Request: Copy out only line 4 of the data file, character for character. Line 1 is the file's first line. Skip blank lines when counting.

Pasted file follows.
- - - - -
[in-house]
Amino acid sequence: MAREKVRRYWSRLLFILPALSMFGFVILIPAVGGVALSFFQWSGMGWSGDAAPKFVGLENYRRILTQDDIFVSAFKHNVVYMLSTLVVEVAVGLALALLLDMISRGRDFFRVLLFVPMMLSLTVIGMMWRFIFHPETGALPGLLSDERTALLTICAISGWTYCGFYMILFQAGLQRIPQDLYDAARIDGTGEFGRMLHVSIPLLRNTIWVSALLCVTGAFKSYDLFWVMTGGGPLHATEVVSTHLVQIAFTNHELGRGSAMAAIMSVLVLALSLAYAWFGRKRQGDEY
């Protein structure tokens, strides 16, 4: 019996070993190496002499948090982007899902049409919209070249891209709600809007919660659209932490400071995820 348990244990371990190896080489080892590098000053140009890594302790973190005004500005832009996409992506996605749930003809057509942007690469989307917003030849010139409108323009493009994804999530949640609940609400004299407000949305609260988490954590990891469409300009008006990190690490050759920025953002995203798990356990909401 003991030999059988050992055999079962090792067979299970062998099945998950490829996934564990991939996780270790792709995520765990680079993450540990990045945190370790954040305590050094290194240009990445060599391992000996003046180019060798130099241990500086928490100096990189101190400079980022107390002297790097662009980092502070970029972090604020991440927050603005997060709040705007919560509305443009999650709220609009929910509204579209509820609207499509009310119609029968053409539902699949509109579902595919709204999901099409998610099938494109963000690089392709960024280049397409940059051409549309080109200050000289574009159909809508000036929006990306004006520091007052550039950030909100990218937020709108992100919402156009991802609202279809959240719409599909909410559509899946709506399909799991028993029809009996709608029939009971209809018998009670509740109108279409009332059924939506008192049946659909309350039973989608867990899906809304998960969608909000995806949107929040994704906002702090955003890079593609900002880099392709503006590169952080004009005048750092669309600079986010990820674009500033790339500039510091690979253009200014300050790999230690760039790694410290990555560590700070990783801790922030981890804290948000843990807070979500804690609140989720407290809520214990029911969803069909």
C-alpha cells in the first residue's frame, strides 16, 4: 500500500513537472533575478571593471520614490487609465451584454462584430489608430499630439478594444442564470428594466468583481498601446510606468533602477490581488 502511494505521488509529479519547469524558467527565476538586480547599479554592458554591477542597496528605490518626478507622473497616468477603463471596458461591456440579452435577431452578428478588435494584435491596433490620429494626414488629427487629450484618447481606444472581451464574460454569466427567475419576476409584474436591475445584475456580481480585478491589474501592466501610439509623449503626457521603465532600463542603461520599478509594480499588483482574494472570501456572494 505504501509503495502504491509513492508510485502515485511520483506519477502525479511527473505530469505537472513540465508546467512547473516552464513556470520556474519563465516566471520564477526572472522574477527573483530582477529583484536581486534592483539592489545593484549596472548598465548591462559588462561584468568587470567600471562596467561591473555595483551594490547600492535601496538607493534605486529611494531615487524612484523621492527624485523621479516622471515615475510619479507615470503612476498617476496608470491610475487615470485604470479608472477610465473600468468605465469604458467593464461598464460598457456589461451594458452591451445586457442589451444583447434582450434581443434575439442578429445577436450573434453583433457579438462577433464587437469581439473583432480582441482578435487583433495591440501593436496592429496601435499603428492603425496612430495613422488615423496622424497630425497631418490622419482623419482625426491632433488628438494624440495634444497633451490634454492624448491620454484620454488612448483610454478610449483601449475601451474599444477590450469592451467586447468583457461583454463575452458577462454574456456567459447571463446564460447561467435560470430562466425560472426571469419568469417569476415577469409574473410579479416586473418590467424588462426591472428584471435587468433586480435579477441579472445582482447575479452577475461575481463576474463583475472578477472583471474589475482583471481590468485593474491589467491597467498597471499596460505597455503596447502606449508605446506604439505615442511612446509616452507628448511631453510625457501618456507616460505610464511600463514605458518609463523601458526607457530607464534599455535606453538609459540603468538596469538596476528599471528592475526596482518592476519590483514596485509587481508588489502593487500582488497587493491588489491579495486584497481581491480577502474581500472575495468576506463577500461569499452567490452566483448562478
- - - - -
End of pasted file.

C-alpha cells in the first residue's frame, strides 16, 4: 500500500513537472533575478571593471520614490487609465451584454462584430489608430499630439478594444442564470428594466468583481498601446510606468533602477490581488 502511494505521488509529479519547469524558467527565476538586480547599479554592458554591477542597496528605490518626478507622473497616468477603463471596458461591456440579452435577431452578428478588435494584435491596433490620429494626414488629427487629450484618447481606444472581451464574460454569466427567475419576476409584474436591475445584475456580481480585478491589474501592466501610439509623449503626457521603465532600463542603461520599478509594480499588483482574494472570501456572494 505504501509503495502504491509513492508510485502515485511520483506519477502525479511527473505530469505537472513540465508546467512547473516552464513556470520556474519563465516566471520564477526572472522574477527573483530582477529583484536581486534592483539592489545593484549596472548598465548591462559588462561584468568587470567600471562596467561591473555595483551594490547600492535601496538607493534605486529611494531615487524612484523621492527624485523621479516622471515615475510619479507615470503612476498617476496608470491610475487615470485604470479608472477610465473600468468605465469604458467593464461598464460598457456589461451594458452591451445586457442589451444583447434582450434581443434575439442578429445577436450573434453583433457579438462577433464587437469581439473583432480582441482578435487583433495591440501593436496592429496601435499603428492603425496612430495613422488615423496622424497630425497631418490622419482623419482625426491632433488628438494624440495634444497633451490634454492624448491620454484620454488612448483610454478610449483601449475601451474599444477590450469592451467586447468583457461583454463575452458577462454574456456567459447571463446564460447561467435560470430562466425560472426571469419568469417569476415577469409574473410579479416586473418590467424588462426591472428584471435587468433586480435579477441579472445582482447575479452577475461575481463576474463583475472578477472583471474589475482583471481590468485593474491589467491597467498597471499596460505597455503596447502606449508605446506604439505615442511612446509616452507628448511631453510625457501618456507616460505610464511600463514605458518609463523601458526607457530607464534599455535606453538609459540603468538596469538596476528599471528592475526596482518592476519590483514596485509587481508588489502593487500582488497587493491588489491579495486584497481581491480577502474581500472575495468576506463577500461569499452567490452566483448562478